2) When this redemption plan is fully set in the future, death itself will be abolished: "For the trumpet will sound, the dead will be raised imperishable, and we will be changed. 53 For the perishable must clothe itself with the imperishable, and the mortal with immortality. 54 When the perishable has been clothed with the imperishable, and the mortal with immortality, then the saying that is written will come true: “Death has been swallowed up in victory.” (1 Corinth. 15).

3) The present world will burn, right down to the elements: "But the day of the Lord will come like a thief. The heavens will disappear with a roar; the elements will be destroyed by fire, and the earth and everything done in it will be laid bare." (2 Peter 3)

4) God will remove all sadness when He creates a brand-new tragedy-free world: "Then I saw "a new heaven and a new earth," for the first heaven and the first earth had passed away...He will wipe every tear from their eyes. There will be no more death' or mourning or crying or pain, for the old order of things has passed." (Rev. 21).

5) Now, about our impatience with this current world of suffering: "The Lord is not slow in keeping his promise, as some understand slowness. Instead he is patient with you, not wanting anyone to perish, but everyone to come to repentance." (2 Peter 3)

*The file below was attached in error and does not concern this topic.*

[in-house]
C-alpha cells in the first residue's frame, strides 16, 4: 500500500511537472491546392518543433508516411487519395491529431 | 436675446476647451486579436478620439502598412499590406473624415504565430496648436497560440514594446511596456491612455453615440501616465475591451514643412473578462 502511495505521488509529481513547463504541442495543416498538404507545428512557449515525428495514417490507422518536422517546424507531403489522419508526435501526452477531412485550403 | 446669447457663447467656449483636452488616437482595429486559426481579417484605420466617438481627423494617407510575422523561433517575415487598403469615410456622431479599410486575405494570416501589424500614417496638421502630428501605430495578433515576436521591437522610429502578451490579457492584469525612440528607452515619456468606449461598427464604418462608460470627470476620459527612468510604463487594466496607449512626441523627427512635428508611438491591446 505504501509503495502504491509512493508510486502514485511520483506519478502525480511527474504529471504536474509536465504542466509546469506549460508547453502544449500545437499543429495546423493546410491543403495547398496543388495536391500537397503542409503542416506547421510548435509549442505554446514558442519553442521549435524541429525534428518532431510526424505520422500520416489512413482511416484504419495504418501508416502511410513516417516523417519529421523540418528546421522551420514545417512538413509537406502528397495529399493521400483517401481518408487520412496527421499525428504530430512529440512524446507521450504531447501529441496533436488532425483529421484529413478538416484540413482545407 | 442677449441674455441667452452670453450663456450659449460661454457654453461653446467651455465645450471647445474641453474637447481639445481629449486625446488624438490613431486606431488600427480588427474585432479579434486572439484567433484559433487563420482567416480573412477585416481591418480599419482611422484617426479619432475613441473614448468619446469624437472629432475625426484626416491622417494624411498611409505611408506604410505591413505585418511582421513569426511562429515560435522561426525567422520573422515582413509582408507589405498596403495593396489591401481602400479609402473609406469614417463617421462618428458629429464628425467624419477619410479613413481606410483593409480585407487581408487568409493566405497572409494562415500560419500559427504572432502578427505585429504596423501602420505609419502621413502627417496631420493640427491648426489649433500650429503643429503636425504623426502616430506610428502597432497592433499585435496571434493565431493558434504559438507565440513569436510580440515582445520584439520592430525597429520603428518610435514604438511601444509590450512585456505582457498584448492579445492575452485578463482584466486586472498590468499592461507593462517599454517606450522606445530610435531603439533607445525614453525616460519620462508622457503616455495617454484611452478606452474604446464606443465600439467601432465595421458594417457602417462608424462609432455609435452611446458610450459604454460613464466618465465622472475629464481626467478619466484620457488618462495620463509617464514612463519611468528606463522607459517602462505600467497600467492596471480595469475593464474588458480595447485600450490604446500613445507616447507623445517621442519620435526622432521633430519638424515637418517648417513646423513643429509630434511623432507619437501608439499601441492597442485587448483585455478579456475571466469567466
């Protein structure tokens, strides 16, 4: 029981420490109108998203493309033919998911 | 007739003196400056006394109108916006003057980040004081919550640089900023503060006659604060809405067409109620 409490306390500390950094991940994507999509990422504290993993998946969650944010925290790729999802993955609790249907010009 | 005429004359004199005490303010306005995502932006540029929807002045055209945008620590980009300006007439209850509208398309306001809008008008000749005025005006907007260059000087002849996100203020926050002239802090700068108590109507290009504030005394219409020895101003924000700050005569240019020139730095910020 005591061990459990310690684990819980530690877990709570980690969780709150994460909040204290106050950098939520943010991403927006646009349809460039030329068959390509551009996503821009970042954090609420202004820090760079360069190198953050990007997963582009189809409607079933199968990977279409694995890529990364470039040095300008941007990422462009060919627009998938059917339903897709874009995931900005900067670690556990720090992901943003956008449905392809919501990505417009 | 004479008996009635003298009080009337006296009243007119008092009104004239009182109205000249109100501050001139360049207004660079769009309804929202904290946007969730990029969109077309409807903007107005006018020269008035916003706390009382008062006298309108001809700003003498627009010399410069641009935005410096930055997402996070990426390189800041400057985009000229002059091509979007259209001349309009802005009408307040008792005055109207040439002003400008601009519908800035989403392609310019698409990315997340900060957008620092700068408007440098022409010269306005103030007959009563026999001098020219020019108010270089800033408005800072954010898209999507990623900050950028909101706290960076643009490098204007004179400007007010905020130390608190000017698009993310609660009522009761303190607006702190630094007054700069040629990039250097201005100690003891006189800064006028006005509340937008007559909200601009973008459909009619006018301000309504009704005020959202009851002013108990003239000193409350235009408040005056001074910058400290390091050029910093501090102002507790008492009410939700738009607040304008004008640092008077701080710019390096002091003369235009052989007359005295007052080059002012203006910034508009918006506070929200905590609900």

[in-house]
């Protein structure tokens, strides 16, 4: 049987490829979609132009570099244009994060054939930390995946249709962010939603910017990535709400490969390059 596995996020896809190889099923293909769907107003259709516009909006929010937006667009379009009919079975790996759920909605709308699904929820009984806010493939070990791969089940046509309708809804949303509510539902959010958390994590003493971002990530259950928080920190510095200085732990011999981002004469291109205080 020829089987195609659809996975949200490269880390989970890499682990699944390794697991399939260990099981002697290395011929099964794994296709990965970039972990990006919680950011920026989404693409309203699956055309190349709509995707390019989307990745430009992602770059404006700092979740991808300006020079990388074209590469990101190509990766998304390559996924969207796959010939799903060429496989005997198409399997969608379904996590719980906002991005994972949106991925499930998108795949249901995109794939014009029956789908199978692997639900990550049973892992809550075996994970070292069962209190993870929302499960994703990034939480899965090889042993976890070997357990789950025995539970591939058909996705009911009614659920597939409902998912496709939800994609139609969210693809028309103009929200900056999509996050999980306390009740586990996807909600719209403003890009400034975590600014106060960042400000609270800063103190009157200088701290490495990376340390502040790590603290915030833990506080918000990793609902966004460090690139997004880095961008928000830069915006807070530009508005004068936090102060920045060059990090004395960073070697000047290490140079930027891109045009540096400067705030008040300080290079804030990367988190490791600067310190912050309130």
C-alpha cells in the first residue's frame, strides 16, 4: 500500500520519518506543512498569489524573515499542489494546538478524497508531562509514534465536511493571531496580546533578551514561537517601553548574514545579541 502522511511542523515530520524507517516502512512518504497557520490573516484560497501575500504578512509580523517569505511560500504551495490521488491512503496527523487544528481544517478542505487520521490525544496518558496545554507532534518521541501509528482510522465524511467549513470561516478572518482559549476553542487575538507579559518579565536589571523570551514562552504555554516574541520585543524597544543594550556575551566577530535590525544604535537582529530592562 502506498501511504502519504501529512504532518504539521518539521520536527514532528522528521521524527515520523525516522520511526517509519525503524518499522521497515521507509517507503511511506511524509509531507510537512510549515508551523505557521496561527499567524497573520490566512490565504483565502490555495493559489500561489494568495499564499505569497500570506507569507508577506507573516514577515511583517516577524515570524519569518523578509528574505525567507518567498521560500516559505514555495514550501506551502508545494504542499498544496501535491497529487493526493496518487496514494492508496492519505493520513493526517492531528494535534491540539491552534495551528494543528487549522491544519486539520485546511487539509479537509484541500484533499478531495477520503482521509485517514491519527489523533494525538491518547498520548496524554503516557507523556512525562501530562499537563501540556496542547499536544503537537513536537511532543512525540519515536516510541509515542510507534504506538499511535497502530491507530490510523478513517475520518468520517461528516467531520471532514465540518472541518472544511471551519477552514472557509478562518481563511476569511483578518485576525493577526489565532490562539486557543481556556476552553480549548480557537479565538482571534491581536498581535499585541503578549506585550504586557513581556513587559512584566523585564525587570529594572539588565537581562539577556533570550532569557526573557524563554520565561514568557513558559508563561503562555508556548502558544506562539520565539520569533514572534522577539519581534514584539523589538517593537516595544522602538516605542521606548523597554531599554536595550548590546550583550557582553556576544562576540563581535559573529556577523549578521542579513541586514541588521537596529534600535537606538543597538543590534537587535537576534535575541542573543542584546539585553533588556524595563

The point made earlier is that God has not yet removed suffering in this world yet because:
1) Suffering in this world AND sin in this world are intertwined. To remove suffering is also to remove sin. Since removing sin means removing all of us sinful humans, He has planned this NOT FOR TODAY but for the future. This is a sign of His patience and mercy on all of us today (a good thing!).

2) Natural disasters are a consequence of sin by Adam and Eve. Although we were not there at that time in the Garden of Eden, we suffer the consequences. Likewise, others suffer the consequences of our sins today (those around us including our families, for example).

3) We will have to wait for the 'new heaven and new earth' to see a natural disaster-free world - in the future. Our waiting is due to God's patience and mercy on us (like I said, a good thing).

4) Waiting in no way implies God is unable or unwilling to remove suffering if there is a reason: Patience and Mercy upon you and me. The above Bible verses, in no way, imply God is waiting for no reason or is just taking His time while He is relaxing. "Instead he is patient with you, not wanting anyone to perish, but everyone to come to repentance." This is a show of God's goodness to us.